FARC Orders Ceasefire ahead of Peace Talks with Colombian Government

By Dialogo
November 21, 2012


The FARC (Revolutionary Armed Forces of Colombia) ordered a unilateral ceasefire for two months to start at midnight on November 19, at the beginning of the peace talks with the Colombian government in Havana, in order to end the conflict that has extended for almost 50 years, declared their second-in-command Iván Márquez.

“The FARC secretariat orders all guerrilla units throughout the country to cease all offensive military operations against the public force, as well as any sabotage actions against public and private infrastructures,” said Márquez while reading a press release.

Several hours later, Colombian Minister of Defense Juan Carlos Pinzón, responded that the Army would maintain their operations against the FARC during the peace talks, as President Juan Manuel Santos had previously stated.

The guerrilla leader announced the FARC’s decision moments before the peace talks began in Havana’s Convention Center, where the press was not allowed to attend.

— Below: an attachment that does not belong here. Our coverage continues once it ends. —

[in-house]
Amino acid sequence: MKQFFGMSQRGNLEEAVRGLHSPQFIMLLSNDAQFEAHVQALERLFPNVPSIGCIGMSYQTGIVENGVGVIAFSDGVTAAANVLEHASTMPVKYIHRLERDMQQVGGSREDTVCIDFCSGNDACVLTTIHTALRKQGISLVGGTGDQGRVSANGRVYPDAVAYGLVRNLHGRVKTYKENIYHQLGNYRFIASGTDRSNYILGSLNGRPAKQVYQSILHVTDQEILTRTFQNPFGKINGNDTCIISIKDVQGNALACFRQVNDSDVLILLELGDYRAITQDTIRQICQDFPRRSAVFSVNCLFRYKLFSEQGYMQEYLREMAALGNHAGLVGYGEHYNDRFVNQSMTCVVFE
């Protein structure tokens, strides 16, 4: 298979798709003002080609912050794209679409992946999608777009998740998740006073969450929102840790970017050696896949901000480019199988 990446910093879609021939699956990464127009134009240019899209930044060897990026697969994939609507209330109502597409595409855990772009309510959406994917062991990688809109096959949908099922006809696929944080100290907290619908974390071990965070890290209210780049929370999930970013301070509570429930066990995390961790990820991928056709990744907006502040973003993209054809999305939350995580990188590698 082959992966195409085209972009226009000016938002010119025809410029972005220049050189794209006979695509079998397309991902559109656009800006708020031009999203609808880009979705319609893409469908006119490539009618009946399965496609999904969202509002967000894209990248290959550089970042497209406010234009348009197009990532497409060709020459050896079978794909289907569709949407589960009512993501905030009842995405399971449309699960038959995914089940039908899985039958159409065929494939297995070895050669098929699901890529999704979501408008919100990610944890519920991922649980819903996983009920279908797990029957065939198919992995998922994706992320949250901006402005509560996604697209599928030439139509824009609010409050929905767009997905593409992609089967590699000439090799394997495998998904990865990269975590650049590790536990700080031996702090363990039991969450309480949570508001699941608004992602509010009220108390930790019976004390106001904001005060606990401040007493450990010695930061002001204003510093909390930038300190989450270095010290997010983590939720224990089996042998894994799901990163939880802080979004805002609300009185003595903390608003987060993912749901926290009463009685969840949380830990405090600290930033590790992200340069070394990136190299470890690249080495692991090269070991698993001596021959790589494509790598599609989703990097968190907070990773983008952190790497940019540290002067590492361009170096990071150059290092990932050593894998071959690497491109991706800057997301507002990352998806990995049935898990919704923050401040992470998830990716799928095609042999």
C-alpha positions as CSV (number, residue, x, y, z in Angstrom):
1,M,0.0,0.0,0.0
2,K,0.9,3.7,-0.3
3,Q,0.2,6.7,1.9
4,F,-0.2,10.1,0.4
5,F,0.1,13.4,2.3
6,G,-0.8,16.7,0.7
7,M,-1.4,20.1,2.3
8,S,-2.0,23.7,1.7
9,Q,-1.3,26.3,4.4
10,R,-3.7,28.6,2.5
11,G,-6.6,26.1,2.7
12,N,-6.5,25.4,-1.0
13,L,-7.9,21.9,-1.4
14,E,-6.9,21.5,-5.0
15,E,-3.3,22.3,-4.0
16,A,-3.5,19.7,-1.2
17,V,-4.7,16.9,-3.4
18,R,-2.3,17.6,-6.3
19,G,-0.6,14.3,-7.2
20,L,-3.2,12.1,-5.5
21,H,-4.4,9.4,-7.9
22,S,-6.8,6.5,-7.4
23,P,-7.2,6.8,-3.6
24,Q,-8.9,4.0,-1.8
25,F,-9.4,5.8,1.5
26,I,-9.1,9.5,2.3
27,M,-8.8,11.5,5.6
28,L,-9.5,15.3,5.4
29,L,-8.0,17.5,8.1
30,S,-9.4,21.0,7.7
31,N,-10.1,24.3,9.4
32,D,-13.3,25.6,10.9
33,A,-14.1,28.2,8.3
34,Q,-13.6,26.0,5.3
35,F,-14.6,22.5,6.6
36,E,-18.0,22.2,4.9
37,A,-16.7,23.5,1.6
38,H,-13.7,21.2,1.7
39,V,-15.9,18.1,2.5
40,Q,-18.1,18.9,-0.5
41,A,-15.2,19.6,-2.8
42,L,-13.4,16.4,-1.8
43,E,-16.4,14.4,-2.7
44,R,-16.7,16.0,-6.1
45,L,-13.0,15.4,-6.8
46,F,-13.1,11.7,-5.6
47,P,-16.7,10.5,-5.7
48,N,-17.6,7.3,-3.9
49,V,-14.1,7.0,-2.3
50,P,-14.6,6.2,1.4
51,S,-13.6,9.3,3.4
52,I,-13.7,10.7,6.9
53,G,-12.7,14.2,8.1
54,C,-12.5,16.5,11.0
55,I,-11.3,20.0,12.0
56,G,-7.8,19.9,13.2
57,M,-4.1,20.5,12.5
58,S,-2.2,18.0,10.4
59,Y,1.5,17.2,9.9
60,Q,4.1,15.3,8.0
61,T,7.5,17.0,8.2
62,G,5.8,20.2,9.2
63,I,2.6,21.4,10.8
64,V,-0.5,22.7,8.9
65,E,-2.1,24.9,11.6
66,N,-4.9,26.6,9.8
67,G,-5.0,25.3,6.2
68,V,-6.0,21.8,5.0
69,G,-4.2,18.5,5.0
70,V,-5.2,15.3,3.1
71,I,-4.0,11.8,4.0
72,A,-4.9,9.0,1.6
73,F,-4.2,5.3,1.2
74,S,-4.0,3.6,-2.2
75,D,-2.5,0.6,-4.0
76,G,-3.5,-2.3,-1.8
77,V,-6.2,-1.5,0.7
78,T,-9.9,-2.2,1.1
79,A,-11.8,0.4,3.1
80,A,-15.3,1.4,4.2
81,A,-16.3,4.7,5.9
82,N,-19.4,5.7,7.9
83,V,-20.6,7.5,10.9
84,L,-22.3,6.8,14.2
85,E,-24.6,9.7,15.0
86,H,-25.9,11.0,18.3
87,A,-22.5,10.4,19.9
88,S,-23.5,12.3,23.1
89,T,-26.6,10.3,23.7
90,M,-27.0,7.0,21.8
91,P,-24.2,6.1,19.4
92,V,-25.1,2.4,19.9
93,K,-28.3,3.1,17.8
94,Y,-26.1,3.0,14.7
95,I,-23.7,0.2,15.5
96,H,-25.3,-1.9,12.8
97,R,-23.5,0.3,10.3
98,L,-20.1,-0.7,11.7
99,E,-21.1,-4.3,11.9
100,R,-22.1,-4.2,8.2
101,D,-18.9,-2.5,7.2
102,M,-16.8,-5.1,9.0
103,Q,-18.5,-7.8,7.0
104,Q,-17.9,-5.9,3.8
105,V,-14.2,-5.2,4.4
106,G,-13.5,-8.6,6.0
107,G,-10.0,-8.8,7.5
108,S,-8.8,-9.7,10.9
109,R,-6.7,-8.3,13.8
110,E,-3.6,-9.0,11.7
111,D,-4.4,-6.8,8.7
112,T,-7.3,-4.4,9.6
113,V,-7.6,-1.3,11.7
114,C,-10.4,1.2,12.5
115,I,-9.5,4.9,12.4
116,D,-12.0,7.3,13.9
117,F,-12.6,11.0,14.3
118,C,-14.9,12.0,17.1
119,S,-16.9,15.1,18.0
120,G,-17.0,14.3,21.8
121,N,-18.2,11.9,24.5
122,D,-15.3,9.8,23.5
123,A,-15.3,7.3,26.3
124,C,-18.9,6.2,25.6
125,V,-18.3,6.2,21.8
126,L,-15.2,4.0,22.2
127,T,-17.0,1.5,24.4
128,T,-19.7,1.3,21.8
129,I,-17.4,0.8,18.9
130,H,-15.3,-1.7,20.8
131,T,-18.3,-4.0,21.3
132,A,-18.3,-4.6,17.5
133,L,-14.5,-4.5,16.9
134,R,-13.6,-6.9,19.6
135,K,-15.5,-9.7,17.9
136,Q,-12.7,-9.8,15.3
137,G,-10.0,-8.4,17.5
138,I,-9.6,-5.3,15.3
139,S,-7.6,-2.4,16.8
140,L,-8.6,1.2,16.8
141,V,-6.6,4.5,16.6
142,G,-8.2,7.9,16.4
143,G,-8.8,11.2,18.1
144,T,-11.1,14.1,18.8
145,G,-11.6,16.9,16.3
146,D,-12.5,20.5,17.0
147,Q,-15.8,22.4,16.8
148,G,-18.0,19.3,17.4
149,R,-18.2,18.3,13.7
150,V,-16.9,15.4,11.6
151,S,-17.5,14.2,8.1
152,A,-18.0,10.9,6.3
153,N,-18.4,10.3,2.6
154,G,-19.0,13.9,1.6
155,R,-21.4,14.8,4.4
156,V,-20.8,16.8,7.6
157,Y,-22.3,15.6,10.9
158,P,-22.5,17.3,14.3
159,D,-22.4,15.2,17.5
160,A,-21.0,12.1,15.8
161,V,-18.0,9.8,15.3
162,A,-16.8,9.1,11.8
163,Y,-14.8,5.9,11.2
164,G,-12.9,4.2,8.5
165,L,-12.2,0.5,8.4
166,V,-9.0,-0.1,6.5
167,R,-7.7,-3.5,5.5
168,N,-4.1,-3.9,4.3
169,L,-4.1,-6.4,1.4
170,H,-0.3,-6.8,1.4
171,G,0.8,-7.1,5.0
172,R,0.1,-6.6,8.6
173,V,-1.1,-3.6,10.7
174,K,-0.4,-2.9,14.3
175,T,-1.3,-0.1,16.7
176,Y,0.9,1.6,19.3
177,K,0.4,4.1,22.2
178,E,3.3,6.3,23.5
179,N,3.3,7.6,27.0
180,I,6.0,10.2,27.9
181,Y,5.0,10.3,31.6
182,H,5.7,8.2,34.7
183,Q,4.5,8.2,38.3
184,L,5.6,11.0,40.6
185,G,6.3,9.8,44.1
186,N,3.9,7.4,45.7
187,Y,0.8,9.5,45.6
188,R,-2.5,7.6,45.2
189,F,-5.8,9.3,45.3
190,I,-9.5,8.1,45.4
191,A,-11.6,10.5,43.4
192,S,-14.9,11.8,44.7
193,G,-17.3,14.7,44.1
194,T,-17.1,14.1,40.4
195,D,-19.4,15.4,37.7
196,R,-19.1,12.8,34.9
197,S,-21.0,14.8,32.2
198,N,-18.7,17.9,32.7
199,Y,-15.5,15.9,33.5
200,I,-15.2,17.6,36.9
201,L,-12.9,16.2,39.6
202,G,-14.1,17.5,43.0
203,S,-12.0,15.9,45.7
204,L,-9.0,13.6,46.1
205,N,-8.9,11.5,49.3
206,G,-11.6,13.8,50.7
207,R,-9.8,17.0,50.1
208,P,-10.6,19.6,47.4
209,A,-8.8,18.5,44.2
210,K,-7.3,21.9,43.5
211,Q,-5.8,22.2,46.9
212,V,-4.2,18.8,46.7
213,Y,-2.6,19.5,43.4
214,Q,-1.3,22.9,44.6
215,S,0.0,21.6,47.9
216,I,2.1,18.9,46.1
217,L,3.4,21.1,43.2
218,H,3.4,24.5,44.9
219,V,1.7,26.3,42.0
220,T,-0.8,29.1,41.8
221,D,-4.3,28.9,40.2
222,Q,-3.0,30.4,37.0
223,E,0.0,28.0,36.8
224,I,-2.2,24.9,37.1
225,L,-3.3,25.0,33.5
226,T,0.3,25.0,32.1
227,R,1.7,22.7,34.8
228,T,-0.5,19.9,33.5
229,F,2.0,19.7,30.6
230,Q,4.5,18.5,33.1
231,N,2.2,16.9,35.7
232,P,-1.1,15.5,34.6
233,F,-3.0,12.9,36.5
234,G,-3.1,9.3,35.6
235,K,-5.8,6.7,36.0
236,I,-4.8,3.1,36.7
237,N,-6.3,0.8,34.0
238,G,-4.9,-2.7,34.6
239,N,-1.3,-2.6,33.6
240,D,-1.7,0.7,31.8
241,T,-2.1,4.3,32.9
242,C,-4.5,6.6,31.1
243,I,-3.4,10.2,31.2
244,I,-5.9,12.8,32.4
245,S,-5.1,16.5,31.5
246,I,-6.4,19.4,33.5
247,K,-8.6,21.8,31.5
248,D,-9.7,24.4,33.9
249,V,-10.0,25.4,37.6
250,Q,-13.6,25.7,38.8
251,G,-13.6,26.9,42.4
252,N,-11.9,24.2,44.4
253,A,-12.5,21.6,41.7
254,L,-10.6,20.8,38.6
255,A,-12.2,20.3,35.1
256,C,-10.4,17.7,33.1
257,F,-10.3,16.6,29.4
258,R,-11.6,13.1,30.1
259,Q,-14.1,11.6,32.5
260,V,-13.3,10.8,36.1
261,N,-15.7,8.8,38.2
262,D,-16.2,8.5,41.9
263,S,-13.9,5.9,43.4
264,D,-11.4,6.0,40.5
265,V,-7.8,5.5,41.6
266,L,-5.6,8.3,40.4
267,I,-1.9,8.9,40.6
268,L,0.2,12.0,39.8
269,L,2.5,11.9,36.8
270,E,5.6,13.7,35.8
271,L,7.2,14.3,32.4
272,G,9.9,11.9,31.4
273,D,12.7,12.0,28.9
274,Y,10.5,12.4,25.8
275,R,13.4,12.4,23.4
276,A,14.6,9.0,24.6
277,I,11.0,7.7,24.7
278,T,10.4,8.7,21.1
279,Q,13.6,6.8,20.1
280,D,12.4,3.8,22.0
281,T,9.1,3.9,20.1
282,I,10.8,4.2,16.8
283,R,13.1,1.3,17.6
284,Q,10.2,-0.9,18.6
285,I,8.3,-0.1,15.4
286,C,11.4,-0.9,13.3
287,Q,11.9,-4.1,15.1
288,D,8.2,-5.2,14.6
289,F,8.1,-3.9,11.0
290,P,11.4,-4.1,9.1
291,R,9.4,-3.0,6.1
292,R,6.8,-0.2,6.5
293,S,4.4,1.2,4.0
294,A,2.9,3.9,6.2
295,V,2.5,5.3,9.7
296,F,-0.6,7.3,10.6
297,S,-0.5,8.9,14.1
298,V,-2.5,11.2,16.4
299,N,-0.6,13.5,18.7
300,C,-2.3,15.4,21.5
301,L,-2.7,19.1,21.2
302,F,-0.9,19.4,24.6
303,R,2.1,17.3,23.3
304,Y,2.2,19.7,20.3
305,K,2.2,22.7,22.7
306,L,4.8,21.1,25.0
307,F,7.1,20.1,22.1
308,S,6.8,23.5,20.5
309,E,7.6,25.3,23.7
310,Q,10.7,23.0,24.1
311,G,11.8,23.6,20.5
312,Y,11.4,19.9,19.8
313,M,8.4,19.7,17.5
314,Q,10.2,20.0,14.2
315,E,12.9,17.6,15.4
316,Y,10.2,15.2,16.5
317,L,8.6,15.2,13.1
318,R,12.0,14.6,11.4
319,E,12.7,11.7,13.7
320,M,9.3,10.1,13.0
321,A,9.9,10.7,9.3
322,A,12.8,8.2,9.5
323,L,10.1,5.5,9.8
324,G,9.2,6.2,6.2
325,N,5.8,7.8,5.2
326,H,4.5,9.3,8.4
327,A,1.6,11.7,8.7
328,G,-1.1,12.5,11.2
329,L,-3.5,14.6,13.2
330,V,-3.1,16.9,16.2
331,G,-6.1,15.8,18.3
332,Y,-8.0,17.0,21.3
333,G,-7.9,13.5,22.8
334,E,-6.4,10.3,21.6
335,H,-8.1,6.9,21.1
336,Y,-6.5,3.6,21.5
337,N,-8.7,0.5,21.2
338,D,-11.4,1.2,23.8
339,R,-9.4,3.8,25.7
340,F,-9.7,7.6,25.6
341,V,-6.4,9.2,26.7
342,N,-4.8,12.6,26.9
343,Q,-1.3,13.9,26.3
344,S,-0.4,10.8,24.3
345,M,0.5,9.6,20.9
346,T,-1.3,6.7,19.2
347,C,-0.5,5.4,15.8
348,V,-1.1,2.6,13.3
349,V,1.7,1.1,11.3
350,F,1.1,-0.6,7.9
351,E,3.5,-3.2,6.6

Márquez stated that this unilateral measure taken by the communist FARC “is a contribution to strengthen the necessary atmosphere of understanding, so that the parties can reach the goals desired by all Colombian citizens by means of the talks.”

However, Minister Pinzón reiterated that the Army will maintain its counterinsurgency operations.

“This is a very clear stand by the Public Forces: to continue working decisively to pursue these individuals that have violated all kinds of codes, standards, and that have threatened the lives and honor of Colombian citizens,” highlighted Pinzón in a press conference.

“I hope they keep their word, but in reality, history shows that this terrorist organization has never been honest about anything,” he criticized.

The government chief of negotiations, Humberto de la Calle, as well as President Santos, had declared repeatedly that the Army would keep its operations during the peace talks.



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